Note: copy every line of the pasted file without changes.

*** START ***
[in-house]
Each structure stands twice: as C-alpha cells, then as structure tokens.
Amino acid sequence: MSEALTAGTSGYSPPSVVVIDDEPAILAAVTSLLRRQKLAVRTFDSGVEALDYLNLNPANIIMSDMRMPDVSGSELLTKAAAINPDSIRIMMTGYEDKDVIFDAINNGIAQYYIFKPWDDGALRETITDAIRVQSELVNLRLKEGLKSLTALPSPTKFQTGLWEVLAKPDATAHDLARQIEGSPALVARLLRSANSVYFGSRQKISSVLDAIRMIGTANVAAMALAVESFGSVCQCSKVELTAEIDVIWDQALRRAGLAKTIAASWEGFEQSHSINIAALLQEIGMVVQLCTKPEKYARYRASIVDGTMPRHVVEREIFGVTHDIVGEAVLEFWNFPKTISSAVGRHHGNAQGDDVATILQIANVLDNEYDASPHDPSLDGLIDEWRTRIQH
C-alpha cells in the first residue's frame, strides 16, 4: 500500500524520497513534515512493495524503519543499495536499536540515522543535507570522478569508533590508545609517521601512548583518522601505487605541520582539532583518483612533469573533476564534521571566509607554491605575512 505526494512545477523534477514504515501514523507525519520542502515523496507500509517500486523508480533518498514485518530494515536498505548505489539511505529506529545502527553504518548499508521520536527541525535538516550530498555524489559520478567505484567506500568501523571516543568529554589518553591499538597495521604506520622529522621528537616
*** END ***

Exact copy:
[in-house]
Each structure stands twice: as C-alpha cells, then as structure tokens.
Amino acid sequence: MSEALTAGTSGYSPPSVVVIDDEPAILAAVTSLLRRQKLAVRTFDSGVEALDYLNLNPANIIMSDMRMPDVSGSELLTKAAAINPDSIRIMMTGYEDKDVIFDAINNGIAQYYIFKPWDDGALRETITDAIRVQSELVNLRLKEGLKSLTALPSPTKFQTGLWEVLAKPDATAHDLARQIEGSPALVARLLRSANSVYFGSRQKISSVLDAIRMIGTANVAAMALAVESFGSVCQCSKVELTAEIDVIWDQALRRAGLAKTIAASWEGFEQSHSINIAALLQEIGMVVQLCTKPEKYARYRASIVDGTMPRHVVEREIFGVTHDIVGEAVLEFWNFPKTISSAVGRHHGNAQGDDVATILQIANVLDNEYDASPHDPSLDGLIDEWRTRIQH
C-alpha cells in the first residue's frame, strides 16, 4: 500500500524520497513534515512493495524503519543499495536499536540515522543535507570522478569508533590508545609517521601512548583518522601505487605541520582539532583518483612533469573533476564534521571566509607554491605575512 505526494512545477523534477514504515501514523507525519520542502515523496507500509517500486523508480533518498514485518530494515536498505548505489539511505529506529545502527553504518548499508521520536527541525535538516550530498555524489559520478567505484567506500568501523571516543568529554589518553591499538597495521604506520622529522621528537616